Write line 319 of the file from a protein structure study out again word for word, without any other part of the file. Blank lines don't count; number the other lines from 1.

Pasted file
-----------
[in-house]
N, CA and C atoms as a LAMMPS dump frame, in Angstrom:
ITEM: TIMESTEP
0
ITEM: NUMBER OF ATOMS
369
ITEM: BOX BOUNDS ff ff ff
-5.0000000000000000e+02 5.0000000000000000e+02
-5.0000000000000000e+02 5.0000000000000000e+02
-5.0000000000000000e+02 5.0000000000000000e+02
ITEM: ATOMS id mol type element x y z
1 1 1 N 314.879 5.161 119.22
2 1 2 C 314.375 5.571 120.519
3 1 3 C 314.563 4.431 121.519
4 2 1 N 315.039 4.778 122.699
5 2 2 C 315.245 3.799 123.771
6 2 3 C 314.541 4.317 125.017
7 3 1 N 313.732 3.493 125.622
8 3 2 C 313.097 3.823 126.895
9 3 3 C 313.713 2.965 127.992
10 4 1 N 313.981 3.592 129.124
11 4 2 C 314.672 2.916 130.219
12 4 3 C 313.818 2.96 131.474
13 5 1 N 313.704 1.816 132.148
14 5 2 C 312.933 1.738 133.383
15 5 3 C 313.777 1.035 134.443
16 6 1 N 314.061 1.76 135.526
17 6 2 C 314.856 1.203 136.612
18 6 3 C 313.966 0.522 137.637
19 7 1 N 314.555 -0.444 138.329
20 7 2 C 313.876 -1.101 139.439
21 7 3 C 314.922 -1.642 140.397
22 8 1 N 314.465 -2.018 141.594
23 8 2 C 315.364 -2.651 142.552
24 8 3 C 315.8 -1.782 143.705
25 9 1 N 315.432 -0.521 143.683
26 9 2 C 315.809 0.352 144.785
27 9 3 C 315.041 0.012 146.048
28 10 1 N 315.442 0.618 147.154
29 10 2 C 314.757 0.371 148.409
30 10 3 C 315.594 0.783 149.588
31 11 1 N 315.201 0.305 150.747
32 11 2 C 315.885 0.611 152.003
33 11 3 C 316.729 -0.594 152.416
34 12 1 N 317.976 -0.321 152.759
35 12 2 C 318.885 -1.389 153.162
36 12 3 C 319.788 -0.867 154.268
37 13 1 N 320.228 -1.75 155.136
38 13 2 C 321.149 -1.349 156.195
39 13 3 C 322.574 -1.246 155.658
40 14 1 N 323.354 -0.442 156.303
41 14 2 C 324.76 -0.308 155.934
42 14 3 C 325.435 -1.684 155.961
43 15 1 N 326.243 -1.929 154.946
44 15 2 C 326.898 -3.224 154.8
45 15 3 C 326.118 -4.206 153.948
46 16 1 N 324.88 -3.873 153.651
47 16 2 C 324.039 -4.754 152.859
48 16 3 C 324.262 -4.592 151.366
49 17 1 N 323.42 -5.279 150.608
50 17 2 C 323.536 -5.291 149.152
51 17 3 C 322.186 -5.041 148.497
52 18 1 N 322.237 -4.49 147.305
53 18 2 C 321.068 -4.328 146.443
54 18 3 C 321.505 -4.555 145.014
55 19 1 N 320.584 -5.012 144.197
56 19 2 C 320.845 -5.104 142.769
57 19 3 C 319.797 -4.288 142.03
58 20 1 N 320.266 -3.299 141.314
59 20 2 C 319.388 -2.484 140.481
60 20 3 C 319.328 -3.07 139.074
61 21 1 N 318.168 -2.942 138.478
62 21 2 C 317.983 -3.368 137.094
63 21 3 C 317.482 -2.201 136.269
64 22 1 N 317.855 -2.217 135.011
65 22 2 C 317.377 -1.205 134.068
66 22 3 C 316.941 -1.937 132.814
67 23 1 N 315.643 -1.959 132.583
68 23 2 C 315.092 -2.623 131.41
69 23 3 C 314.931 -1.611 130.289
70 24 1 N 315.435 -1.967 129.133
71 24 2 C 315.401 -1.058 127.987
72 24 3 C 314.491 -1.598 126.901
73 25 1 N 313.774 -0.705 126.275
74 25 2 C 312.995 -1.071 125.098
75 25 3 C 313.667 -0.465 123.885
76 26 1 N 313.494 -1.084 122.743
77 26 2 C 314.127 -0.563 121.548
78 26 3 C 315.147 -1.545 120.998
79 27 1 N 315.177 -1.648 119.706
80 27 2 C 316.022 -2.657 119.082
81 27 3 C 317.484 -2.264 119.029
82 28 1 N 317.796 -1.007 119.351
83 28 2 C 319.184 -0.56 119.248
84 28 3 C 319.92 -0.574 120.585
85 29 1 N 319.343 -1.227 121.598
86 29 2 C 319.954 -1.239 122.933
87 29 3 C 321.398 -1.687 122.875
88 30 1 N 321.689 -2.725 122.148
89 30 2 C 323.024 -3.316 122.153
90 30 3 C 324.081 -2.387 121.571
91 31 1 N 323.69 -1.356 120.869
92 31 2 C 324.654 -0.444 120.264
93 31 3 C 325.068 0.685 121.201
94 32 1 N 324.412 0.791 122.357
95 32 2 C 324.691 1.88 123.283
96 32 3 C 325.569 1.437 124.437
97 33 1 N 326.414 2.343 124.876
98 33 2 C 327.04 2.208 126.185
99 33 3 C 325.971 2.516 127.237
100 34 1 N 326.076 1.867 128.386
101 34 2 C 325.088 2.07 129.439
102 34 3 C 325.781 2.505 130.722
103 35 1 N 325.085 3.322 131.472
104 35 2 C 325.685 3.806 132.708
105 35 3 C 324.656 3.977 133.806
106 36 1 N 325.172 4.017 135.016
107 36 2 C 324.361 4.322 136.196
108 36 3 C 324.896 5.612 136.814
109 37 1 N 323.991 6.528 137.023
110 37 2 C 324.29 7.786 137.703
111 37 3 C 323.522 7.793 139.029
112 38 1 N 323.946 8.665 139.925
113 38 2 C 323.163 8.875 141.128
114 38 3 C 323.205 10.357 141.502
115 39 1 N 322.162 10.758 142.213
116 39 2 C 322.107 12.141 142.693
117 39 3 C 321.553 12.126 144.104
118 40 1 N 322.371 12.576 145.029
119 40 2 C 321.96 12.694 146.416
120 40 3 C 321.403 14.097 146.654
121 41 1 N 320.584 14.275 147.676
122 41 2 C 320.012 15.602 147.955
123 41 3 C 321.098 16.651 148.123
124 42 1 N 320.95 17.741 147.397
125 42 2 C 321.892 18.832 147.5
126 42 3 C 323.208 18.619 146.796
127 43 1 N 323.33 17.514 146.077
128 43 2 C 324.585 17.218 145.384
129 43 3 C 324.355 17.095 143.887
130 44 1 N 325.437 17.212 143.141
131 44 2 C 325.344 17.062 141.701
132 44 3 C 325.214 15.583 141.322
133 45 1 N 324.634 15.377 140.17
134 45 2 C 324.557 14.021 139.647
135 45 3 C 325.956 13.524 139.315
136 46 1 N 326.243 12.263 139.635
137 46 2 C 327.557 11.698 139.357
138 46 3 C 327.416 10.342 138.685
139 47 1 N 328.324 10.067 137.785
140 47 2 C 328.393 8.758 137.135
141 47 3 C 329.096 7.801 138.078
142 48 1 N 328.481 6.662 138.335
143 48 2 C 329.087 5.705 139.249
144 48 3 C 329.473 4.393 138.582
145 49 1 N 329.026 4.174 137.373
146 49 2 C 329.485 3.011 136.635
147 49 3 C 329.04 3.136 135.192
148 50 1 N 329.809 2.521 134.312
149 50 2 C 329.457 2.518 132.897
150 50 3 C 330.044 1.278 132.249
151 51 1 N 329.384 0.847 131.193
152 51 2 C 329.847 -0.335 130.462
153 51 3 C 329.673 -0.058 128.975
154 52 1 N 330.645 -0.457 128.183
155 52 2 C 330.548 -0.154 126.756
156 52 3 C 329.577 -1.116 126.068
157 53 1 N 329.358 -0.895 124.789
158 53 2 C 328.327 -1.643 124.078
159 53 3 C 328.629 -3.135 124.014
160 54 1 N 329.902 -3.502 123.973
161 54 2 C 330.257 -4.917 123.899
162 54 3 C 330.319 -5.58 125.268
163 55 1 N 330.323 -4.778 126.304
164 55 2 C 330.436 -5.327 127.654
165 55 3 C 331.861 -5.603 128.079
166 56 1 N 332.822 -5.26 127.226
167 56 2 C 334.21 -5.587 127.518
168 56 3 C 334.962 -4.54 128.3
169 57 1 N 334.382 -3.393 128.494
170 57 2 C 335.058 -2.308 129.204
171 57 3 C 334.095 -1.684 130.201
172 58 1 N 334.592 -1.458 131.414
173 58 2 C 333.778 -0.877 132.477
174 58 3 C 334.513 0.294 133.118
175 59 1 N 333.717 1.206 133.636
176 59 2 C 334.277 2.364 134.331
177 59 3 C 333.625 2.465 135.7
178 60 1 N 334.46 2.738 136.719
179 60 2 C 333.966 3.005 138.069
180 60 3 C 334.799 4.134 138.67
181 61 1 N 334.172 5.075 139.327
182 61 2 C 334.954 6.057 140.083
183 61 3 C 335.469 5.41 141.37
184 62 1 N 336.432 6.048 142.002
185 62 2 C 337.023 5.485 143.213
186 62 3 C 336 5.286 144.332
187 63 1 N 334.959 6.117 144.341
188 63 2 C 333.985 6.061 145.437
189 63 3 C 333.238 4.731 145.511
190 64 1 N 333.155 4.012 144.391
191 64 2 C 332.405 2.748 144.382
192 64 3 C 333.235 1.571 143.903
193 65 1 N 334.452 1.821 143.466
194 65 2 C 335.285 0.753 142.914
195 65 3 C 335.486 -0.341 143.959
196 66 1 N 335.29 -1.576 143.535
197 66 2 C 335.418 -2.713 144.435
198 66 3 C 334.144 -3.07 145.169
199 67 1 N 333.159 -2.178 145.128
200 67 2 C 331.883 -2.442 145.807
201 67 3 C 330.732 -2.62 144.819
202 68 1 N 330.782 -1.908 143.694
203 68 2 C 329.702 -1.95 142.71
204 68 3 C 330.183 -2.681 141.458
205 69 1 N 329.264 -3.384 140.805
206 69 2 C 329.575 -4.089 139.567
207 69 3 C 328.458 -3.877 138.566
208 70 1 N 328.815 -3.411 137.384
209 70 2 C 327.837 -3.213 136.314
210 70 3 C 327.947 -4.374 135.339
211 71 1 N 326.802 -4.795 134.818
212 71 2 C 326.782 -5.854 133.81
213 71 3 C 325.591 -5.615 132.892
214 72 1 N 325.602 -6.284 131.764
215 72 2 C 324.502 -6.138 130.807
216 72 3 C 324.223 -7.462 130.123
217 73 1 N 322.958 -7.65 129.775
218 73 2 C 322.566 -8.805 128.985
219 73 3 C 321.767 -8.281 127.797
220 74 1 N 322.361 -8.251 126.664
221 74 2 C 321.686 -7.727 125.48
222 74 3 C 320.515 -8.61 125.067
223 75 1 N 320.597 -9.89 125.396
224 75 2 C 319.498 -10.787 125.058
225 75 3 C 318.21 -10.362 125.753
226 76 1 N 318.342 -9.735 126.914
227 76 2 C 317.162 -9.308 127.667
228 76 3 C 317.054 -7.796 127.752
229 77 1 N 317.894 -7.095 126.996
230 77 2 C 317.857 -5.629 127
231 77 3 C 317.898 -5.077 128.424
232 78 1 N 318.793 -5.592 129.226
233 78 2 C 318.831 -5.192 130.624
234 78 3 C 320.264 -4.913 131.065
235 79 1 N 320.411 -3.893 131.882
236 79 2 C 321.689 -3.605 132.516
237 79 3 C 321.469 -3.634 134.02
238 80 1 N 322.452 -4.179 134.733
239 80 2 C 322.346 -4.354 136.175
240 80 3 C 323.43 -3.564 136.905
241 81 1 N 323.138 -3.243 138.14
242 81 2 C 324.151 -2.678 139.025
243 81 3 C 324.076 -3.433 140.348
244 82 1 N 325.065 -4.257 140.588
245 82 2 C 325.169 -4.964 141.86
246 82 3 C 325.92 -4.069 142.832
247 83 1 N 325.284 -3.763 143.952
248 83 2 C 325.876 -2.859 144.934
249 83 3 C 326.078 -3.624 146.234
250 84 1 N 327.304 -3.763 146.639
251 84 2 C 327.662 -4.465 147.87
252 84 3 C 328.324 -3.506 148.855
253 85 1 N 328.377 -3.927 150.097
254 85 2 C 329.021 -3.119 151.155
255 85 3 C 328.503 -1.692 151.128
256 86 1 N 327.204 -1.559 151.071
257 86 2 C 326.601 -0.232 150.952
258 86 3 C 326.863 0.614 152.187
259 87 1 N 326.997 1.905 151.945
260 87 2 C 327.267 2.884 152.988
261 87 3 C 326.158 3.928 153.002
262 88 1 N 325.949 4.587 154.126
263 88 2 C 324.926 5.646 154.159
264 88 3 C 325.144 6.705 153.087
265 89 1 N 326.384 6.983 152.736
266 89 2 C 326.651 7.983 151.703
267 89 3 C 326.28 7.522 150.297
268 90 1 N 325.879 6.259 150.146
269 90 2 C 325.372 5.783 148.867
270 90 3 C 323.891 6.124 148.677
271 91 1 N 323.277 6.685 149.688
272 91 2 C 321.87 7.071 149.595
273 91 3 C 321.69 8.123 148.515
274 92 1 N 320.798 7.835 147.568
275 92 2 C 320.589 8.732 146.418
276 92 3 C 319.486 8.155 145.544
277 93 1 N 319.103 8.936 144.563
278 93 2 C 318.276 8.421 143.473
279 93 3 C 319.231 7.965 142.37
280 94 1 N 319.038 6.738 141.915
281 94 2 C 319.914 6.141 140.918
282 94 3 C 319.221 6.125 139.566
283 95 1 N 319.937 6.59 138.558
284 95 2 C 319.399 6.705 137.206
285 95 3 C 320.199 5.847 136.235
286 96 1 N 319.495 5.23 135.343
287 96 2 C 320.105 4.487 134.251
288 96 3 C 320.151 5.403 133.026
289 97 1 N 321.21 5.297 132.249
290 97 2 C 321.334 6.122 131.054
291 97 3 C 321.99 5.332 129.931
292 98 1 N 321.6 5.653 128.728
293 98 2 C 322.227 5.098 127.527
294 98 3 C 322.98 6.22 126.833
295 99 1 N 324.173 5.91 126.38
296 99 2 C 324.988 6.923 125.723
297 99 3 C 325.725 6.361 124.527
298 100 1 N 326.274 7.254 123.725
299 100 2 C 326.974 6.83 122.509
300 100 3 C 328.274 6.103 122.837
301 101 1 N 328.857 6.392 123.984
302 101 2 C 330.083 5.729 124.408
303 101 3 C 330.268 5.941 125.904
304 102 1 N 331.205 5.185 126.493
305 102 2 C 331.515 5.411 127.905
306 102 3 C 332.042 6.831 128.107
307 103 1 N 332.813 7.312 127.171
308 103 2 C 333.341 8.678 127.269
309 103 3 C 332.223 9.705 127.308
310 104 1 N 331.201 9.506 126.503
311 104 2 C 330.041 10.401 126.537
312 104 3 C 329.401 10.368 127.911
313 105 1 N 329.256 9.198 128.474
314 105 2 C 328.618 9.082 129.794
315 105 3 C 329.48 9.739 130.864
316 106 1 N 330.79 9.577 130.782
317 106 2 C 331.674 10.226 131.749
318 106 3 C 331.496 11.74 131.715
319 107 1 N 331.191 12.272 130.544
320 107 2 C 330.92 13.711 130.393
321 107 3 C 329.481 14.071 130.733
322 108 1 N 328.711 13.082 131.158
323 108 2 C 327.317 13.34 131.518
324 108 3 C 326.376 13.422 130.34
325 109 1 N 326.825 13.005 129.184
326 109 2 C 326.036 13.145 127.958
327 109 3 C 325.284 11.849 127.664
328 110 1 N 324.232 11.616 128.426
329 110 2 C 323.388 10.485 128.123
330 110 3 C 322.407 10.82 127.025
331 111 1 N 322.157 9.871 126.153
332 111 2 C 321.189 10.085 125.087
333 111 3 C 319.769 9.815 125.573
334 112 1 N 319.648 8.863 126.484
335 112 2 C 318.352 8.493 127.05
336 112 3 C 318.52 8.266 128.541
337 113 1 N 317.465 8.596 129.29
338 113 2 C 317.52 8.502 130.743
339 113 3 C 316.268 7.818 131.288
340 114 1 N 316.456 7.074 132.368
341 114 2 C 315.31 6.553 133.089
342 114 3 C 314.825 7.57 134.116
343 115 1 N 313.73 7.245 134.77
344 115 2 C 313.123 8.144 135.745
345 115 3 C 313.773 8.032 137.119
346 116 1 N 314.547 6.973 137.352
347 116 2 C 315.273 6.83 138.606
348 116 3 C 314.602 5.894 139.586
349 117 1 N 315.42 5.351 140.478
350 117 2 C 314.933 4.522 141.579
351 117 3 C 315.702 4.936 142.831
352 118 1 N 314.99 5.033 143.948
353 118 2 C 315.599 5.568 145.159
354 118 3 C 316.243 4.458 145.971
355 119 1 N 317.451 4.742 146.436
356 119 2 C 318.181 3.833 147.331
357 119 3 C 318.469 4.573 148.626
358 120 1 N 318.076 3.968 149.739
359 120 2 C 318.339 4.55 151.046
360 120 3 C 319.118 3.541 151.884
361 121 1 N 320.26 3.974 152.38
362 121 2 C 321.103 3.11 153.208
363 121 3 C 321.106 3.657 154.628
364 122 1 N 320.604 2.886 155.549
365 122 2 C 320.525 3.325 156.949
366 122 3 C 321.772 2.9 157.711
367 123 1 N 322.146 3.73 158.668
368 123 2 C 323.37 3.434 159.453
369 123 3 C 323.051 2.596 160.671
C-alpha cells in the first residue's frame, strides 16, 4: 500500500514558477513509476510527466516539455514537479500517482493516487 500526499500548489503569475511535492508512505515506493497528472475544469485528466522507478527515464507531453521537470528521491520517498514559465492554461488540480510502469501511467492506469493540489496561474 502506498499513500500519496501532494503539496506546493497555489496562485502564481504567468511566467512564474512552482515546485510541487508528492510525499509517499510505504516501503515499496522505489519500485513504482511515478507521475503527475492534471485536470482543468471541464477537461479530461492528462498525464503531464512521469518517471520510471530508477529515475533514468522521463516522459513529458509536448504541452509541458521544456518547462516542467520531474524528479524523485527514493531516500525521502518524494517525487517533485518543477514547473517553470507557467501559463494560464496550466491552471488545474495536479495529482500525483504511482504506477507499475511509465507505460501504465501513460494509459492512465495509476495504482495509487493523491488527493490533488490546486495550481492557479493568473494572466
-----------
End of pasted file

308 103 2 C 333.341 8.678 127.269